The roots of optimism
Not surprisingly, whether one tends towards optimism or pessimism, the origin may stem from our childhoods. As children, our environments are filled with some sort of energy. That environment can be positive and loving or it can be filled with chaos and dysfunction. Either play a strong role in who we become and how we feel about life.
How we grow up informs whether we default to positive or negative. But not entirely.
Our levels of hope or optimism are part nature and part nurture. Research shows that about 25% of optimism or pessimism is inherited. Hard-coded. Other factors affect our outlook on life but can be outside of our control, like socioeconomic status.
But there is good news. In all his research, Seligman found that although we do have a natural disposition, optimism is trainable and can be learned.
The Penn Resiliency Program (PRP) was designed for teachers and school counselors to “psychologically immunize” children with doses of optimism in hopes of defending them from future depression. It turns out that young people can indeed be trained to be optimistic, serving an important protective function later on.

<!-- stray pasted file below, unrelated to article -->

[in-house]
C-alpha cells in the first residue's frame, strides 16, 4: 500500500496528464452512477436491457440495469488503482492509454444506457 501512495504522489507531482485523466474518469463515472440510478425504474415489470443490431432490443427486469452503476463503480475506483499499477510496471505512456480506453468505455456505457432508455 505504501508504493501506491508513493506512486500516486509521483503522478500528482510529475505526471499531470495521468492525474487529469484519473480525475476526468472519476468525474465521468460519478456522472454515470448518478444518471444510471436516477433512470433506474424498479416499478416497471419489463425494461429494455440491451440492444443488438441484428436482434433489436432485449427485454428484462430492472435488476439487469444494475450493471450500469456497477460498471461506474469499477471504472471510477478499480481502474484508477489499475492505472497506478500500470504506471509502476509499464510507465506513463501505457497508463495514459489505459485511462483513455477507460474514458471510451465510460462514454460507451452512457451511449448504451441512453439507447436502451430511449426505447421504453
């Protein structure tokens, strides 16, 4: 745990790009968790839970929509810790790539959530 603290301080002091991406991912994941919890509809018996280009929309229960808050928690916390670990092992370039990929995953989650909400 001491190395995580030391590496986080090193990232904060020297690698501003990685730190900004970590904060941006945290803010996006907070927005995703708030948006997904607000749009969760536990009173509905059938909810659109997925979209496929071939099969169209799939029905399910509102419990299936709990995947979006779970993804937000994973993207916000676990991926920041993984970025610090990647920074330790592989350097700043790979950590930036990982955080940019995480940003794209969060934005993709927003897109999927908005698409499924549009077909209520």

“A happy soul is the best shield for a cruel world.” - Atticus
Even for us jaded adults, optimism is a habit that we can train our brains.
If we stop and turn our attention to something positive enough times, we can actually make it our new default. For the effort, the list of benefits we can gain is long. Science says so.
Nowadays it’s not easy. It’s tough out there and getting tougher all the time. Our own levels of hope and optimism can be our greatest advantage.
“Optimism is a strategy for making a better future. Because unless you believe that the future can be better, you are unlikely to step up and take responsibility for making it so.” – Noam Chomsky